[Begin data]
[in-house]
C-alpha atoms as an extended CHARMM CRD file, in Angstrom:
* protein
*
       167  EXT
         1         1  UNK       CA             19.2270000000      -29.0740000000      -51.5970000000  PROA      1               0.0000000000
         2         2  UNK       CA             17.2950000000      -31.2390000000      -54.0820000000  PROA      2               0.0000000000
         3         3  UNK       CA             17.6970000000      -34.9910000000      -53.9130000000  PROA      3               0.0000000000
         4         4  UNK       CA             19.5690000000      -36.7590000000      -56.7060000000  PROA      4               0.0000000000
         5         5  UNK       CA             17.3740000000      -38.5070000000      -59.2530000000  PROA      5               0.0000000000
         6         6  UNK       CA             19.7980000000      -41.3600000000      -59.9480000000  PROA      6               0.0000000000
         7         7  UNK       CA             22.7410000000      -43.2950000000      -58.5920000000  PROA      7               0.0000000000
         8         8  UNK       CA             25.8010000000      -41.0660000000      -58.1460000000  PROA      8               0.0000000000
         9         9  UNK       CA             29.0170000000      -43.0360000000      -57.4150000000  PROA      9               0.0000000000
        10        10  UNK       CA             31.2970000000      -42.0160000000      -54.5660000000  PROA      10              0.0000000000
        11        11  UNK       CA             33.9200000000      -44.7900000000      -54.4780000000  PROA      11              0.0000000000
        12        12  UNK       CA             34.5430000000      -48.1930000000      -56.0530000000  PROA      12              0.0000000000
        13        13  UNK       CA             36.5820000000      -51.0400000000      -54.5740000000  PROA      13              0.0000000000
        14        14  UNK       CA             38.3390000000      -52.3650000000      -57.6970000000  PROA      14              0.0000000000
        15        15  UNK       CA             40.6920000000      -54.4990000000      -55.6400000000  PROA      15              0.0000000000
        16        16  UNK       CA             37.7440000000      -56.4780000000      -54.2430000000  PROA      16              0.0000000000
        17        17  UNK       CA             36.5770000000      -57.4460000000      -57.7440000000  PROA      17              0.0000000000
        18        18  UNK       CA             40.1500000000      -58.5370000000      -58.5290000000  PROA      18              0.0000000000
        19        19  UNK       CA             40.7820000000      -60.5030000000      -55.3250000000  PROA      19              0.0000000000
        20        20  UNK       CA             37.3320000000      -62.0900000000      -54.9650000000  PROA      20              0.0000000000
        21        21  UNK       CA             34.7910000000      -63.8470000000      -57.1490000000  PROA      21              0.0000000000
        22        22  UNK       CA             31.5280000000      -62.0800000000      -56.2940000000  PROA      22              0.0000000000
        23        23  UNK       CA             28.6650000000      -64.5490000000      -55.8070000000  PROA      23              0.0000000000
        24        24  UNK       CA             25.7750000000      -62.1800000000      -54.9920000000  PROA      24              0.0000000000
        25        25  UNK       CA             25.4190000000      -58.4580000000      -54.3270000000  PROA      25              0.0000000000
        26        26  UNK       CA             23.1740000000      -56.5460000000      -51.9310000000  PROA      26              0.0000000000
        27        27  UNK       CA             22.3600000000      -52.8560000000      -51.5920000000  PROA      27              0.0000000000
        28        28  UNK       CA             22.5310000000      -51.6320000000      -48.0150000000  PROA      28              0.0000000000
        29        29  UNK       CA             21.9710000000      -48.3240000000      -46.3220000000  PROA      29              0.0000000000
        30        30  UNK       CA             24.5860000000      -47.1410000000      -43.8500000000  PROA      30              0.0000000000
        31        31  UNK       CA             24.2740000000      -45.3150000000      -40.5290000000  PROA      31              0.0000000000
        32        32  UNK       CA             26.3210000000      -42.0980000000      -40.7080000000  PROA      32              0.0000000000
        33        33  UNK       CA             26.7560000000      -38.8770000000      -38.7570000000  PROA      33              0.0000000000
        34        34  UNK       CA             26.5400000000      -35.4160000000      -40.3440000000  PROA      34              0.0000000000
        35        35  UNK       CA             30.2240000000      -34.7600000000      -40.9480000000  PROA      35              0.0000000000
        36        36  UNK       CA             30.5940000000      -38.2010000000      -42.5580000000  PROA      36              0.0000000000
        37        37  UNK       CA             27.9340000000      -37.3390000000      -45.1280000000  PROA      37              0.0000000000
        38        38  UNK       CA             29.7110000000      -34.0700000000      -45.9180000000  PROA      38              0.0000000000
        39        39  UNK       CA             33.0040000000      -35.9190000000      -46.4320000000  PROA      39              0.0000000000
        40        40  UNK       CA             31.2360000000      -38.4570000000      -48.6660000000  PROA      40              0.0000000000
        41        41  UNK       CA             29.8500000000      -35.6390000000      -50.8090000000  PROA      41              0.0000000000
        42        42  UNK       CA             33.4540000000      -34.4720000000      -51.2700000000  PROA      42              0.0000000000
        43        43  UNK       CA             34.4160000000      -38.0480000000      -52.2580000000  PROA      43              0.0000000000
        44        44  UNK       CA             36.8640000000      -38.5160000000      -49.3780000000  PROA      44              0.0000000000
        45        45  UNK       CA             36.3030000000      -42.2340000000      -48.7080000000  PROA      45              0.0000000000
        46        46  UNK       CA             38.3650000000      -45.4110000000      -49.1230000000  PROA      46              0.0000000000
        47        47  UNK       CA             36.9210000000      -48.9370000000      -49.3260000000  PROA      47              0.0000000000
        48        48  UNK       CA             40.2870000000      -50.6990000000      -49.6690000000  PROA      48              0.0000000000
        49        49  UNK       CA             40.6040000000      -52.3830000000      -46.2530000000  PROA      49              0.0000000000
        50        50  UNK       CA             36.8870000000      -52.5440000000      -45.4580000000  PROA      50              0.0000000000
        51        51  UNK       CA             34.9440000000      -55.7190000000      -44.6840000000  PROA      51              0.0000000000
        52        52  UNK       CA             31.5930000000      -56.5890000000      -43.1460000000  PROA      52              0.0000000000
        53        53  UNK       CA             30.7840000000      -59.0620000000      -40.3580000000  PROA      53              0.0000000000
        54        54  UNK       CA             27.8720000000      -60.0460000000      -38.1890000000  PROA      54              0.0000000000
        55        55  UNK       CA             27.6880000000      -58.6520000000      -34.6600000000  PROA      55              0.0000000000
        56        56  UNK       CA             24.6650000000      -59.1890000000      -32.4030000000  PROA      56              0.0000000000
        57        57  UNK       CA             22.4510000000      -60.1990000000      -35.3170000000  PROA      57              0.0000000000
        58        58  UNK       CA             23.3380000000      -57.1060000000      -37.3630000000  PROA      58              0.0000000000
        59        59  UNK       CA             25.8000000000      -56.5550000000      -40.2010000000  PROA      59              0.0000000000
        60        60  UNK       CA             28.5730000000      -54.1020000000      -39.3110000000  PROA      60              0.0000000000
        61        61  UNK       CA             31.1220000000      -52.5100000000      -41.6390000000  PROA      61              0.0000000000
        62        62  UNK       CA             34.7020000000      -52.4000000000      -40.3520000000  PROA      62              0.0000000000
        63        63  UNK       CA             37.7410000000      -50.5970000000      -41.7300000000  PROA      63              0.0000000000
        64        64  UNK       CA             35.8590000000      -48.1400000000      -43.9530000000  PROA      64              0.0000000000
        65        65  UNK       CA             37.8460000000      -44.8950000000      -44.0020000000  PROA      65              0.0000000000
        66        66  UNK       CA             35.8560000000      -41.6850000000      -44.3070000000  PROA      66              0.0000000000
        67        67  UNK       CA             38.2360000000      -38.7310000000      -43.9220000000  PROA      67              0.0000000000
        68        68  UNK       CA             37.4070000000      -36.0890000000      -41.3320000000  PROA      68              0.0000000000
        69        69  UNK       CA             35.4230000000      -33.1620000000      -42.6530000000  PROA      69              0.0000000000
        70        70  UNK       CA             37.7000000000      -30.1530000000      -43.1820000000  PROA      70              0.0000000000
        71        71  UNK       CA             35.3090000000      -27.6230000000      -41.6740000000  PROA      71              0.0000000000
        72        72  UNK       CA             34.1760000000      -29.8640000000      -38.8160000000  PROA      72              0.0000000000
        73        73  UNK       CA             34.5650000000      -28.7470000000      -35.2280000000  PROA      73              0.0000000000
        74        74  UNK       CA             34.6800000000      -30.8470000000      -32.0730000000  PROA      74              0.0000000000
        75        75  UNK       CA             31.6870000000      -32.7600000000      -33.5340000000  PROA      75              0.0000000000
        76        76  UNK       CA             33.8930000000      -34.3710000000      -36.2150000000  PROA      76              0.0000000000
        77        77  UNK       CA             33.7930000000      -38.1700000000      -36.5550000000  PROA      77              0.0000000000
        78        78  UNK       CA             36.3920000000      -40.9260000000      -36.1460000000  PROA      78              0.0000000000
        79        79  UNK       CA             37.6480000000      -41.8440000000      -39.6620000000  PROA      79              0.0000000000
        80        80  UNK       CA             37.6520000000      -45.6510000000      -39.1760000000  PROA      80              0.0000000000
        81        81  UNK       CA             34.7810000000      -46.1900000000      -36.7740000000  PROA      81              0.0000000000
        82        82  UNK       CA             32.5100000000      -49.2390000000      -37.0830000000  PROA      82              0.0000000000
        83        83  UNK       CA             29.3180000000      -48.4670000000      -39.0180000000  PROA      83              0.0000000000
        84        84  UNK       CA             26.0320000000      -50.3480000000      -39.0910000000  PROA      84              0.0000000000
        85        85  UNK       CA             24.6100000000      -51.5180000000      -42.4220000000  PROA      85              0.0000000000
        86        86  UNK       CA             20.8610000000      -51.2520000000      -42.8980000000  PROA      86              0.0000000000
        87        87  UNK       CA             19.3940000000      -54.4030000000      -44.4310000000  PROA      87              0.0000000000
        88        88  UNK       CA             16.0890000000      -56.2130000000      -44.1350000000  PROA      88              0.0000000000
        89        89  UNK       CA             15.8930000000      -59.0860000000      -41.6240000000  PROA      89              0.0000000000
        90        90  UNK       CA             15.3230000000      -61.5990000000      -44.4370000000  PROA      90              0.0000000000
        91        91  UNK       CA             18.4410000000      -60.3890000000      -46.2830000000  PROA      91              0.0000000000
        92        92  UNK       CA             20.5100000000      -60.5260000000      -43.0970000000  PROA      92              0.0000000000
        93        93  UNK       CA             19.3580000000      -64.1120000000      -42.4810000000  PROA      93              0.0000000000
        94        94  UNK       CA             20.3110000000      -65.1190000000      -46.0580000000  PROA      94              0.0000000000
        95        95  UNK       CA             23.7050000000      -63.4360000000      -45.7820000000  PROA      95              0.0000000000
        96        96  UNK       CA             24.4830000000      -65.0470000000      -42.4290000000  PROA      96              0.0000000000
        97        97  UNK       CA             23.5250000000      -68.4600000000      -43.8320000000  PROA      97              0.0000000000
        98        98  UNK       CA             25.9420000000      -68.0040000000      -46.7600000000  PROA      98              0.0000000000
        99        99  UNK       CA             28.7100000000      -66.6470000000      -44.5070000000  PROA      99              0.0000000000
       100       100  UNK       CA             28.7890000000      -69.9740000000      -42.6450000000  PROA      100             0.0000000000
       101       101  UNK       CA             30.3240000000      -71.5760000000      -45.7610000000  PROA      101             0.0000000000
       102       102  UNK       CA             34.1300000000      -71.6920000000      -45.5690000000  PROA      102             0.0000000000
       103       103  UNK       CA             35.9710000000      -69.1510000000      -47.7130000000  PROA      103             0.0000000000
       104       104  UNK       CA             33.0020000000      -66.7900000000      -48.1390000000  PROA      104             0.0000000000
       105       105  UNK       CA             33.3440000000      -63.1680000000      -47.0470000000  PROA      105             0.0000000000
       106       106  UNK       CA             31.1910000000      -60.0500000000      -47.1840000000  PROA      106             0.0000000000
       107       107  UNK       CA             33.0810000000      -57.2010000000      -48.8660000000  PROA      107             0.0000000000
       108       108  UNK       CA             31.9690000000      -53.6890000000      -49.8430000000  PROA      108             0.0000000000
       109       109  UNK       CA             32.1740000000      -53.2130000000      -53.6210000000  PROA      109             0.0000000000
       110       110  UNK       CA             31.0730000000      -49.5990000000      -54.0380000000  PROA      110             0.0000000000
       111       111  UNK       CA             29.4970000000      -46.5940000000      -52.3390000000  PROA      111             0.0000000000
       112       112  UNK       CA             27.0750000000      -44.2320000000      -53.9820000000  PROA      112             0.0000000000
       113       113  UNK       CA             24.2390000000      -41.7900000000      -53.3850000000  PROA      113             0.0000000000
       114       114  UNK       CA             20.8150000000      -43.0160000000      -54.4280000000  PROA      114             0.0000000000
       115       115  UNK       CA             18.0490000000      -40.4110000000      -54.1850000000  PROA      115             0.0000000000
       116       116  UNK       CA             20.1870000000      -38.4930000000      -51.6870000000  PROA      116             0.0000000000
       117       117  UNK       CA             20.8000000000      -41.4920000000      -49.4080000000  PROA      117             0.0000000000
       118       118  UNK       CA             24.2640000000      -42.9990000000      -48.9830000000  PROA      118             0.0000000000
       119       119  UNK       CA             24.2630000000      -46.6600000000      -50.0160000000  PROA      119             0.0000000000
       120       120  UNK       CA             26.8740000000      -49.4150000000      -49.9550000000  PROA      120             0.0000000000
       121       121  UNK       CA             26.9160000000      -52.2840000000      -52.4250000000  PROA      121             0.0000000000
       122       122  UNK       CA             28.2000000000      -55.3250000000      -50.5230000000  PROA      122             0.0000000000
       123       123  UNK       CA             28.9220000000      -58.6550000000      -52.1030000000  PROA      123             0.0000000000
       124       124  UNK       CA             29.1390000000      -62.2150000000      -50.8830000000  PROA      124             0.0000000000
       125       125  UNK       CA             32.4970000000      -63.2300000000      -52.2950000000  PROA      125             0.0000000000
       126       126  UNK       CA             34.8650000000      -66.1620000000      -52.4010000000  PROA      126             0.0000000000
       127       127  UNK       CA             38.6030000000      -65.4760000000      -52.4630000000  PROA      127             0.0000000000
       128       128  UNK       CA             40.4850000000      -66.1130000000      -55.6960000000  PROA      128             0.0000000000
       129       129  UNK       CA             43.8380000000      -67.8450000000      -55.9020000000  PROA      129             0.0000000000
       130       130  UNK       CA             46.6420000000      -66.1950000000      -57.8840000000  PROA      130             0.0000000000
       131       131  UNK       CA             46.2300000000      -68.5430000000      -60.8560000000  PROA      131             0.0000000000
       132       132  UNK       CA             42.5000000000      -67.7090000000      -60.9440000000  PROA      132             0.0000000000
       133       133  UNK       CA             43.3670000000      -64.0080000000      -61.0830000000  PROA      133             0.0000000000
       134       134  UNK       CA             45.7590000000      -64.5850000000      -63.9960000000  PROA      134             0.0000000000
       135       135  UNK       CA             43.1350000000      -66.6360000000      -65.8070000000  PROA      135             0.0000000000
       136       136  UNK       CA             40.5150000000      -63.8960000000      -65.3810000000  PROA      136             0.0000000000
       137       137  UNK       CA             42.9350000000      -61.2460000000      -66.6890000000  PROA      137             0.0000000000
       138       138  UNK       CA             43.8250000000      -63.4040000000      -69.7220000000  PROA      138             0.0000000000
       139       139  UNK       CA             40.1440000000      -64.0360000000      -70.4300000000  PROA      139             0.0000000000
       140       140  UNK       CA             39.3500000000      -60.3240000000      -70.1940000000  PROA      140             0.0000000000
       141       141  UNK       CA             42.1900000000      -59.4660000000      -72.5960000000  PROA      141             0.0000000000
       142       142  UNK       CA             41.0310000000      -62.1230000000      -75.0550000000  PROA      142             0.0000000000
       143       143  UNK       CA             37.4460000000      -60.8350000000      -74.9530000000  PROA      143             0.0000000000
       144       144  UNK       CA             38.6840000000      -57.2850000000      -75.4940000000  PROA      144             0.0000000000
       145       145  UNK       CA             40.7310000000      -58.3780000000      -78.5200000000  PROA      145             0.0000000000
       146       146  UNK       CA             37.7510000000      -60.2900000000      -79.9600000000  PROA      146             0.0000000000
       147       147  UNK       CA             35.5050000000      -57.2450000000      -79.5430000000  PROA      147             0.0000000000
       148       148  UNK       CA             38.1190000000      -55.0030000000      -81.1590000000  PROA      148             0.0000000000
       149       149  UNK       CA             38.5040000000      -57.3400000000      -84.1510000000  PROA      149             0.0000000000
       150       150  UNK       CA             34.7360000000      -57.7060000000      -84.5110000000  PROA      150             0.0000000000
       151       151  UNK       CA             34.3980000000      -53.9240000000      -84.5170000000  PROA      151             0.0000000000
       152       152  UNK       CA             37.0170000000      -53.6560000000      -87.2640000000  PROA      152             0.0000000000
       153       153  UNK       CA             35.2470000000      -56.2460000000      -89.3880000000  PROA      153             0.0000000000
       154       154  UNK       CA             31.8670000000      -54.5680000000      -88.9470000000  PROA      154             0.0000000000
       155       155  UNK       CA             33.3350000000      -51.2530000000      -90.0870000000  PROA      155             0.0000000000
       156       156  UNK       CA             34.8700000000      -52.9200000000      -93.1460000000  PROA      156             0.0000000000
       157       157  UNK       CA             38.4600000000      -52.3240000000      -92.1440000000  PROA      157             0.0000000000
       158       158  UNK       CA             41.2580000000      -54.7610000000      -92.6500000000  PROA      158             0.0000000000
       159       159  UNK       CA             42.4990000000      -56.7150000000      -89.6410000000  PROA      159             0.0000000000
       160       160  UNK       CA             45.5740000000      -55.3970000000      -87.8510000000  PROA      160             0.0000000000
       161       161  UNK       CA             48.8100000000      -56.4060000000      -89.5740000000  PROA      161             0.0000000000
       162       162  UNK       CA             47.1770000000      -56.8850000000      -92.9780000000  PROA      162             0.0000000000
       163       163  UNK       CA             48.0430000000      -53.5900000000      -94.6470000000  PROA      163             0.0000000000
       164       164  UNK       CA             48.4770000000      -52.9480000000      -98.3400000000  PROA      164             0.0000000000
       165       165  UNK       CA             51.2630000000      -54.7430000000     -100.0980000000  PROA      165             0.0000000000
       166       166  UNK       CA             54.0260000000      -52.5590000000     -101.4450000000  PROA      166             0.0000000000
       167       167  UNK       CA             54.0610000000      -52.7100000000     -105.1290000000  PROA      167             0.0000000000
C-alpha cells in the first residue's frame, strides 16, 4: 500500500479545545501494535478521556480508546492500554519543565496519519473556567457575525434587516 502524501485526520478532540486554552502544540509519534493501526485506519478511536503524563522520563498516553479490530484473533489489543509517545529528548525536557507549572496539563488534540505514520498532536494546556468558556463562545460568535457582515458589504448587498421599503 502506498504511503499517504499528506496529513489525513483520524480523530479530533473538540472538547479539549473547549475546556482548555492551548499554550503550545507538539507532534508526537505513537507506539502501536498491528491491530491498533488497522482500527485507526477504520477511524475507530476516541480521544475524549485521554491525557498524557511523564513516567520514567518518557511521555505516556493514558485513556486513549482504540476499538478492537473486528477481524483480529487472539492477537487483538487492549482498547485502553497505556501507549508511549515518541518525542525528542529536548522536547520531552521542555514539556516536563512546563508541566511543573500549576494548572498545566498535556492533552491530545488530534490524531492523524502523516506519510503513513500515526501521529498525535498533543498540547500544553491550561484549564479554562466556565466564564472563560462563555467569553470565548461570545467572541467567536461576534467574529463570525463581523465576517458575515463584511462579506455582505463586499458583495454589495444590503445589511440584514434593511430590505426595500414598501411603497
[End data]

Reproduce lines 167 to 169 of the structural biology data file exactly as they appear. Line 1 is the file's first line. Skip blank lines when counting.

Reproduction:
       162       162  UNK       CA             47.1770000000      -56.8850000000      -92.9780000000  PROA      162             0.0000000000
       163       163  UNK       CA             48.0430000000      -53.5900000000      -94.6470000000  PROA      163             0.0000000000
       164       164  UNK       CA             48.4770000000      -52.9480000000      -98.3400000000  PROA      164             0.0000000000